The Project Notebook

PMP® Challenge Question – 6/15

This is number three in a series for the latest giveaway (see Challenge Questions for 6/1 and 5/15 for more details. Be sure to submit your answers to sdcapmp@aol.com before midnight, June 18th. Good luck with the Challenge!

The PMBOK® Guide mentions the term “corrective action” multiple times. What does it mean to “take timely corrective action”? Hint: While this is more of an essay question,there is one critical word which must be included.

I’ll return on 7/1 with the answers and the winners.

Software Without Limits: More is Never Enough

Today’s “tale” may seem oriented to programmers and the software industry, but I am sure there are analogies in other industries. If this looks familiar to you, please drop me a note as a comment or by email.

One lesson I learned long ago in the mainframe world still applies today — one more is never enough. Users and clients will ask for one more item, one more element, one more word of storage. But this will never satisfy the insatiable need for more.

I wrote an assembler that allowed for approximately 4,000 labels. Before you know it, I had a request to bump it to 8,000 — my assembler was fast and the programmers were able to write larger programs. When that wasn’t enough, I took the hint and made the number of labels unlimited, subject only to the amount of storage available. The program ran for close to 12 years without maintenance. And they never ran out of storage for labels or complained the programs couldn’t be big enough.

So when software teams ask me to ask the client or user “how many?”, my answer is usually “as many as you can give” or “anticipate unlimited”. Think big! We can get faster and more storage inexpensively, so its ideal to minimize the need maintenance and the inconvenience of a wait for an update to add “just one more”.

Time, Deliverbables, or Outcomes?

Last week I discussed the right amount of governance, so this week its only appropriate to take a brief look at how governance should function. On several occasions during the week I came across statements and questions about managing by time, deliverables, or outcomes. One person I spoke with mentioned switching to a “deliverables based organization”. Ideally, you will need a balance of each. Each has their positives and drawbacks, so achieving a balance can make a difference to the effectiveness of the management team.

Managing by time alone has an obvious drawback. You may never achieve a deliverable or outcome — the organization will just “mark time” in the configuration you are managing to. Yet I need to manage time to make sure my schedules are correct and recognize events which require corrective actions. In a similar manner, deliverables and outcomes get things to happen, but not necessarily in a timely manner. They are required, however, to get things done. Achieving the balance will get you the on time, on budget, and satisfied customer project delivery.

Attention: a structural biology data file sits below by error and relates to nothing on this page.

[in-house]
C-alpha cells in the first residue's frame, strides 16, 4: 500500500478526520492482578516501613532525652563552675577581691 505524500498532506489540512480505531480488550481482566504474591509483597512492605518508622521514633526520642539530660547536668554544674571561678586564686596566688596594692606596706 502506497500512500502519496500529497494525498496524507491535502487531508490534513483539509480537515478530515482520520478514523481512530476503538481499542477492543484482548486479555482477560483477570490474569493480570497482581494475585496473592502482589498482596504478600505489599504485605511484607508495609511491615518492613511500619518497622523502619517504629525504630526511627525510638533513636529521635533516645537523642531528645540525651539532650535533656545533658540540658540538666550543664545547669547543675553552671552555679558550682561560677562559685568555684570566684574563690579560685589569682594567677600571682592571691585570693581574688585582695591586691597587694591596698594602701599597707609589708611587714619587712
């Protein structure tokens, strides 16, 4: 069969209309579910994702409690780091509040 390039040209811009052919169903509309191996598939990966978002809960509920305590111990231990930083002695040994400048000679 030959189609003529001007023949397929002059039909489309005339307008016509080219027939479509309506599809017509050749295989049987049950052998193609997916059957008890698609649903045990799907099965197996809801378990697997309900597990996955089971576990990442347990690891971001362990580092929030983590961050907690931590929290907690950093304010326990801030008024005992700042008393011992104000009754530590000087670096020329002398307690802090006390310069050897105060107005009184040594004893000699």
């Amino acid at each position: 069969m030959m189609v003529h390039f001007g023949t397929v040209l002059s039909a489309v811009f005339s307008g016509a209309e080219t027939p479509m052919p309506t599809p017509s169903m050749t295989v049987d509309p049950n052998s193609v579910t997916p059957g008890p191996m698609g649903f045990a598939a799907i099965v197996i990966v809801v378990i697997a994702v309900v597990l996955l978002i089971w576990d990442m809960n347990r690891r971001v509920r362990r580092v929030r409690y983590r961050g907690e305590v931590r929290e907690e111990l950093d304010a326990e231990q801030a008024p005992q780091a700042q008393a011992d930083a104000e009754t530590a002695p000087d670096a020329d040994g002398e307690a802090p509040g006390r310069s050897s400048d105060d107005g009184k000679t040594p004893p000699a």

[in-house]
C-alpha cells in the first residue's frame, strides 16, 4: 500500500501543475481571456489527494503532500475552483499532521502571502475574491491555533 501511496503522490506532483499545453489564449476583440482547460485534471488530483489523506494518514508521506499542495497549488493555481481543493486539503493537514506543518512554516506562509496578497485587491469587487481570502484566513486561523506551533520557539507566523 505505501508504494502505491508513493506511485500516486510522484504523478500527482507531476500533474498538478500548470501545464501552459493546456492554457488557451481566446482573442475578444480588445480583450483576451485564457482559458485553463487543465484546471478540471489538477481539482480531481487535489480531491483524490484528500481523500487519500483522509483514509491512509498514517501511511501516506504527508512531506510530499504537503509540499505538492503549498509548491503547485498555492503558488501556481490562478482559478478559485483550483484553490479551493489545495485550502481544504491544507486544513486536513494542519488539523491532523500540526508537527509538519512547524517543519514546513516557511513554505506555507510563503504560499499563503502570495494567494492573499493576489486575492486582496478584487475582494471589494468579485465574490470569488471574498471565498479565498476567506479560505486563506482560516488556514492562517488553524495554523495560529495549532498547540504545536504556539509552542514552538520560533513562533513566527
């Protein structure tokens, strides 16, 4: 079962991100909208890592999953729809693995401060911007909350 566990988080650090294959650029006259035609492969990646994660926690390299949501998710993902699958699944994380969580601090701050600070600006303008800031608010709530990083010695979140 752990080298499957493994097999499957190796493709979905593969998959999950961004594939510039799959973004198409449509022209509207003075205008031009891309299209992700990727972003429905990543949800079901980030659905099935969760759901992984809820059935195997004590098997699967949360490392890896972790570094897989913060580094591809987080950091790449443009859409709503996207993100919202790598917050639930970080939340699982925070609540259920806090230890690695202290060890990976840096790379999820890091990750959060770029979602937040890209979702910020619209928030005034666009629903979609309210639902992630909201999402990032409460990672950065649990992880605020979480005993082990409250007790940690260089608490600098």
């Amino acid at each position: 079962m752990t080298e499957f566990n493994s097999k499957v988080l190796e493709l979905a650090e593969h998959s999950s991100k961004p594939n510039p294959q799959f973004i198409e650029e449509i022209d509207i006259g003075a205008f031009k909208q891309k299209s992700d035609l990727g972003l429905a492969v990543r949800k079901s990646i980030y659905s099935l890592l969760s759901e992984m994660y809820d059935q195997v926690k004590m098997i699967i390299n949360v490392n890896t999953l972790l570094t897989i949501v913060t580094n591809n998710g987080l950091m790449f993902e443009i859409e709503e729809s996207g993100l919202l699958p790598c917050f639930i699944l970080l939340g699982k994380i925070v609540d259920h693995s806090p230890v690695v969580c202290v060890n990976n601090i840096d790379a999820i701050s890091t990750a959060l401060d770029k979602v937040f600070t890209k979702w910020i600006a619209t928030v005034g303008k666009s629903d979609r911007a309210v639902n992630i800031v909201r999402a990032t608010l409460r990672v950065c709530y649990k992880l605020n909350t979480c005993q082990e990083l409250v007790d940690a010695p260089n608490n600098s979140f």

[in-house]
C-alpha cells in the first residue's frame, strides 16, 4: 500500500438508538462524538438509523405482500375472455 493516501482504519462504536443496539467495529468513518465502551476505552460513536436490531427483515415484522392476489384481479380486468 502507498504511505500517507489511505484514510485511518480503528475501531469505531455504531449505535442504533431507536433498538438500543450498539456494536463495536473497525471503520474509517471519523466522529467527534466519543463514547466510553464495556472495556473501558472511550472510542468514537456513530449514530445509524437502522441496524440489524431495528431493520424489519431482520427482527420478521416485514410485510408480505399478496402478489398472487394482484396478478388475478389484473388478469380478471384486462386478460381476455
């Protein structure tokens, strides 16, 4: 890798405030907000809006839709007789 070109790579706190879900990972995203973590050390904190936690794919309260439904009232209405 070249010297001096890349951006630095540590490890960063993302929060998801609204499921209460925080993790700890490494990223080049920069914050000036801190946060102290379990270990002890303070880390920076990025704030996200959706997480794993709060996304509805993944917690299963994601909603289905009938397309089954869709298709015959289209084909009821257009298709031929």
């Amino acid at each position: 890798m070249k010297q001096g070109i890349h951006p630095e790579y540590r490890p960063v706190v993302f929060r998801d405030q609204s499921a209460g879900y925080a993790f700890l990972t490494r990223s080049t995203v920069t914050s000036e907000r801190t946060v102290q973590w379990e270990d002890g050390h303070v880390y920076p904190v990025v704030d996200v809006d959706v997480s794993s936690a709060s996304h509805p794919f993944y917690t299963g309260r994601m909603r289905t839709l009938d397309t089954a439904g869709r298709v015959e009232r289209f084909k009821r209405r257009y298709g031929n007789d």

I’ve noticed the “triangle” concept can be applied in many ways to an organization. Having worked in a company that had customer satisfaction and high availability (99.999%) of its services, I can tell you the most effective plan developed was one that looked at revenue (made sure the money was still coming in), availability (99.999% goal), and customer satisfaction (based on a weekly client services rating of customer “health”). All key company communications carried this message in some form, there were progress charts posted weekly, and bonuses and performance plans were tied to it. Once in a while, a 99.998% was overlooked, but most of the time a “miss” generated sessions to uncover what went right, what contributed to the issue, and a go forward plan of corrective action. The message here is that on time, on budget, and satisfied customers doesn’t reflect the highest values, you may need to modify them to ensure you are looking at the right set of metrics.

Of course you can relate this discussion to metrics and KPI (key performance indicators) as well. Take a look around and see if you can determine what combination will help propel your projects forward to success.

If it is to be …

[Just enough time to squeeze in a short entry this week … I’m getting ready for the company quarterly planning meeting next week and wrapping up a very long to-do list from the PMI Region 7 Leadership meeting last weekend. Be sure to drop in a comment if disagree or agree with this message.]

Neil Whitten as the keynote speaker at the PMI Region 7 Leadership Meeting last weekend. While some of the feedback indicated his message wasn’t relevant to Region 7 Leaders, there was a very powerful underlying theme which shouldn’t be overlooked by any Project Manager. In fact, he spelled it out at one point as 7 very powerfully arranged two letter words: “If it is to be, it is up to me.”

Business owners hire us as Project Managers expecting business results. If we spend our time whining and complaining about situations — we don’t have enough resources, there’s not enough time, we don’t have the budget for it, headquarters isn’t helping, the field office isn’t cooperating, ad infinitum — we’re missing the point. In spite of adversity, its up to us to do our best and get the job done in a thorough, professional, and quality manner. Neil related one project where he drove to the airport to intercept an executive to escalate a project need. Now we don’t all need to go to these lengths, but the message is important. Buckle down, clearly identify and back up needs with business cases, and escalate in a responsible manner if you are not getting what the team truly believes is needed and can responsibly demonstrate project impact.

So on our next projects, let’s all make sure we understand — “the buck stops with us”!

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© 2010-2012 Ray W. Frohnhoefer, MBA, PMP, CCP